If your headhunter hates your resume, you may want to hear them out before you get defensive.

Many job seekers at one time or another find themselves engaging with a headhunter. Regardless if you have been solicited, or you have sought them out, a headhunter will always ask you for your resume. So what do you do if your headhunter tells you that you need resume help? As a professional resume writer, career coach, and oft-times recruiter, I can tell you that this happens for one of three reasons.

Reason #1: You have a bad resume

Or, to put it more delicately, your resume format is not optimizing your skillset effectively and therefore will not be as productive a marketing tool as it could be. If your resume is out of date, unattractively formatted, contains an objective statement or is just hard to read, then your headhunter may rightly ask you to create a more professional looking resume. If this is the case, you will be well served to listen. If writing resumes is not your thing, there are wonderful professional services who can help with resume writing.

Reason #2: Your resume does not emphasize the skills their client needs

Your headhunter presumably is very familiar with the hiring company and their needs. A resume is only a two page document highlighting the skills you have assumed will be most relevant. However, sometimes there is an important facet to the job that is not apparent on your resume, that the headhunter may be aware of. If you are confident that you actually do have the skill and can ethically claim it on your resume, you are well served to take your headhunter's resume help. They usually get paid only if you are hired, so they are highly motivated to get you the job. That being said, you will be the one to interview and work there so avoid overstating any claims.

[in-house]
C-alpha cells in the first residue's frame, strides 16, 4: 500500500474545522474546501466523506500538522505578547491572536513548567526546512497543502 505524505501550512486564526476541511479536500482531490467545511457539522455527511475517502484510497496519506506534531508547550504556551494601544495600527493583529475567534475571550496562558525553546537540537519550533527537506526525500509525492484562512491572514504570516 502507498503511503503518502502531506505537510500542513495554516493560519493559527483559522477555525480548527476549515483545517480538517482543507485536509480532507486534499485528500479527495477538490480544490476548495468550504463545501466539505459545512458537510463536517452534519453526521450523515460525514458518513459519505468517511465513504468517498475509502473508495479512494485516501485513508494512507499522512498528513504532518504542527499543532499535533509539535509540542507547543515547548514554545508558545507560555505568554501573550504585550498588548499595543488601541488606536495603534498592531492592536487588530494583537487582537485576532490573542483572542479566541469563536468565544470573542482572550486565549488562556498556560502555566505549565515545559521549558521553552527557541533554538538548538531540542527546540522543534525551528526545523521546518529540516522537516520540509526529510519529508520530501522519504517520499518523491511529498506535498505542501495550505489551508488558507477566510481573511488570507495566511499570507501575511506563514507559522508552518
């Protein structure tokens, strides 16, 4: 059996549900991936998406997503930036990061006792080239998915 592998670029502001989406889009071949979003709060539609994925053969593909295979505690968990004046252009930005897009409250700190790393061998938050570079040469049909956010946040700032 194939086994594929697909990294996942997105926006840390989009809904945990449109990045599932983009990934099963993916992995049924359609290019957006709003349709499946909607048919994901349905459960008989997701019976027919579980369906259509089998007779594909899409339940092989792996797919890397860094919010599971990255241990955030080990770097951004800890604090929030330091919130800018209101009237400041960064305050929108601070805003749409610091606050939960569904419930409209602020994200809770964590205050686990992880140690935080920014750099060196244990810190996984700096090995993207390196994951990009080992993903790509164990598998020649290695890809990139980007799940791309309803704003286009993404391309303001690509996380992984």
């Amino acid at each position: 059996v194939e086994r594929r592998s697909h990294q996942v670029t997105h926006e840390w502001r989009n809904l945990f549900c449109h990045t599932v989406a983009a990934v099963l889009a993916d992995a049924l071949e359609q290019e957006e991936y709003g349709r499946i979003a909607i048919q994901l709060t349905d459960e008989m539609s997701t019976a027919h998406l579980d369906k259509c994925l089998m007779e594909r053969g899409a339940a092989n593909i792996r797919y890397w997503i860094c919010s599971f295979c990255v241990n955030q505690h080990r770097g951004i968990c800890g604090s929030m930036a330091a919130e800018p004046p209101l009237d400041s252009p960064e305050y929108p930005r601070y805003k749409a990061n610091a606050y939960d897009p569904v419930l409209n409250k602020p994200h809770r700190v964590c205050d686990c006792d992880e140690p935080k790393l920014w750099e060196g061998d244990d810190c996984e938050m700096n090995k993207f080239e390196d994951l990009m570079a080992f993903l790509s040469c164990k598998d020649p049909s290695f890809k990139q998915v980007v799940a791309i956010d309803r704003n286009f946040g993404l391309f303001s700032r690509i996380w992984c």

Reason #3: Formatting preference

Resume formats are both an art and a science. There are parsing techniques, keywords and current trends that are proven to be effective, but there are also personal preferences. It is very frustrating to pay money to get help with resume writing, only to show it to a recruiter and be told that it should look different. This has happened to a few of my clients. While I personally always prefer my version and can back it up with statistics, what I usually tell my client is that if they really want to work with that headhunter, and the headhunter feels strongly about a different template or resume format, the client should consider reformatting to the headhunter's preference (and using the other one for positions outside the headhunter's scope).

In conclusion, invest your time and resources in the best possible version of your resume and if someone objects to it, listen to why, weigh out the rationale and only change if it makes sense to you. Your resume is your marketing tool and you should have the final say on its appearance.

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